Global wind power capacity to double by 2016, trade group says
That is up from 238 GW in 2011 and despite the fact that U.S. additions are expected to decline in the next year, the industry lobby said.
Asia will remain the largest market for wind turbines, led by China and much of the growth coming from India. In Europe, Spanish installations are expected to dip but will be countered by gains in Romania, Poland, Turkey and Sweden. And in Latin America, Brazil is expected to continue to grow its installations.
U.S. production is expected to drop because of the uncertain future of a key tax credit, which grants an incentive worth 2.2 cents a kilowatt-hour. It expires at the end of the year. When it was allowed to lapse at the end of 2003, U.S. wind installations declined from 1,670 megawatts in 2003 to 397 MW in 2004.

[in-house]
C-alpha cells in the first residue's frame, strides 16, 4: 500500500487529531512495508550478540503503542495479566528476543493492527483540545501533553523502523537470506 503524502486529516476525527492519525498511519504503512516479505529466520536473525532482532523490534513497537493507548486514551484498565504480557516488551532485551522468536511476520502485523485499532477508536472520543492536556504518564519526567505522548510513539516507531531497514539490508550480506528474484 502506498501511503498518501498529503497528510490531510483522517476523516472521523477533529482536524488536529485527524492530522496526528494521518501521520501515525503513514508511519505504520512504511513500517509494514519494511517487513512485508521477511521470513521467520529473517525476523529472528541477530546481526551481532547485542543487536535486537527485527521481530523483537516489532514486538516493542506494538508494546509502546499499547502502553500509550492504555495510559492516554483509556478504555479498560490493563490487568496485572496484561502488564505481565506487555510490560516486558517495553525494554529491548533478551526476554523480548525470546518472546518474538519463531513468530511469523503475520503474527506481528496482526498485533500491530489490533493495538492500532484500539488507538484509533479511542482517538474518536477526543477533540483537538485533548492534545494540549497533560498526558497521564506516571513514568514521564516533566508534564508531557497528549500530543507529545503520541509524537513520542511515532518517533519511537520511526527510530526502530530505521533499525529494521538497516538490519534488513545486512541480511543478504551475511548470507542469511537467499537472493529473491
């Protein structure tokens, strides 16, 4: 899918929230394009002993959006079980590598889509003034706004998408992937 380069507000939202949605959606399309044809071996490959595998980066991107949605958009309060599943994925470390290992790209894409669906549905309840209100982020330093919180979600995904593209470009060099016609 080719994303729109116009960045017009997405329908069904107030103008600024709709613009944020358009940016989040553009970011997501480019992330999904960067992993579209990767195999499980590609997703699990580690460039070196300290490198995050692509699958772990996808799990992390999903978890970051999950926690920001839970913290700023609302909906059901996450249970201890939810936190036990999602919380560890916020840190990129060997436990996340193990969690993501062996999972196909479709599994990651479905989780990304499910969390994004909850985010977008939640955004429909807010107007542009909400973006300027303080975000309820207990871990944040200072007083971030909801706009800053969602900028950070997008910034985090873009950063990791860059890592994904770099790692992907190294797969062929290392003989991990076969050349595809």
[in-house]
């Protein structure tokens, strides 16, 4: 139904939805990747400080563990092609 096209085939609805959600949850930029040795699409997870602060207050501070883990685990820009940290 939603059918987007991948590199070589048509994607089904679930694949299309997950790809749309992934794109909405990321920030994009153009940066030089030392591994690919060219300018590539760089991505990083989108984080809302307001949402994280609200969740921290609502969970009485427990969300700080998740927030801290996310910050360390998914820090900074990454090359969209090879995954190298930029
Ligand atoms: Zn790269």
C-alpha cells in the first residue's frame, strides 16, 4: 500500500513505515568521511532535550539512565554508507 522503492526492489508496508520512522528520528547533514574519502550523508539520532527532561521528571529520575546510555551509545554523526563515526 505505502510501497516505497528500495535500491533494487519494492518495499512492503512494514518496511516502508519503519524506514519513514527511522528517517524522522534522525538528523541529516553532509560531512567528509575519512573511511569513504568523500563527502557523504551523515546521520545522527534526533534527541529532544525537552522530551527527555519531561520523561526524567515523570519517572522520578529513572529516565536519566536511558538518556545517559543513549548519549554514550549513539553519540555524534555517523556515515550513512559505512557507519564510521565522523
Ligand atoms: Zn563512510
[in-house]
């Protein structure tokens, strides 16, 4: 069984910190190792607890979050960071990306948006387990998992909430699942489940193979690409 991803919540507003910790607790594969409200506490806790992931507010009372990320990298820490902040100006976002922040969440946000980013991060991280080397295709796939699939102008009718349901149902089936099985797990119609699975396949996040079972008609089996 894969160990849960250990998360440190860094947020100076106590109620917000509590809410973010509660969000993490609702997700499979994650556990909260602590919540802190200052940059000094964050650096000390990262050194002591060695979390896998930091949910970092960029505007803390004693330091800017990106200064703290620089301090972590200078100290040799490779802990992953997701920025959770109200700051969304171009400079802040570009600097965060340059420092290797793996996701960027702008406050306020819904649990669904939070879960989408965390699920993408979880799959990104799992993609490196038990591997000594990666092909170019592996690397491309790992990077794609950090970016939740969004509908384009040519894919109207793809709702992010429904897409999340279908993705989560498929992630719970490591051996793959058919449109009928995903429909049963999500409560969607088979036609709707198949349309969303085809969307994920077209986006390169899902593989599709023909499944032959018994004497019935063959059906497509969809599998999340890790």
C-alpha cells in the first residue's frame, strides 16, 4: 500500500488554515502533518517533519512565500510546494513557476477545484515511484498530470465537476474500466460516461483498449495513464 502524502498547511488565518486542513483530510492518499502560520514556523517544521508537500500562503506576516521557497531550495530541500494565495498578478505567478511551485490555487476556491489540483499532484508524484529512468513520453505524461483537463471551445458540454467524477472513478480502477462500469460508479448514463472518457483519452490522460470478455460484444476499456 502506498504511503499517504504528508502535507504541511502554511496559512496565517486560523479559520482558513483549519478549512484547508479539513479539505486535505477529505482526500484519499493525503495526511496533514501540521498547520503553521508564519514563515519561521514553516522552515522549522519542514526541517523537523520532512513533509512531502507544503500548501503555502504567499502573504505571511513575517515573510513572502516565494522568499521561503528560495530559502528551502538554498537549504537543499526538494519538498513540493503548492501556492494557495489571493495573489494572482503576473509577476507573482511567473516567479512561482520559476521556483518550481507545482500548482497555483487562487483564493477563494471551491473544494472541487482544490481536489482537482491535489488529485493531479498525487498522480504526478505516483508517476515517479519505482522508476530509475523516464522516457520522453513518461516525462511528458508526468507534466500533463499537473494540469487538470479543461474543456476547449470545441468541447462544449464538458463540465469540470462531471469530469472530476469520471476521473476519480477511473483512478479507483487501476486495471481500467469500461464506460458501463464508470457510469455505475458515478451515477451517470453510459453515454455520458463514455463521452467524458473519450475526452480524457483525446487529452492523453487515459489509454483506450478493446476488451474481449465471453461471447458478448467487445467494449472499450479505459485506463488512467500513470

“Wrapped up in the politics of a presidential election year, anything could happen,” Steve Sawyer, the lobby’s secretary-general, said in the report (Alex Morales, Bloomberg, April 17).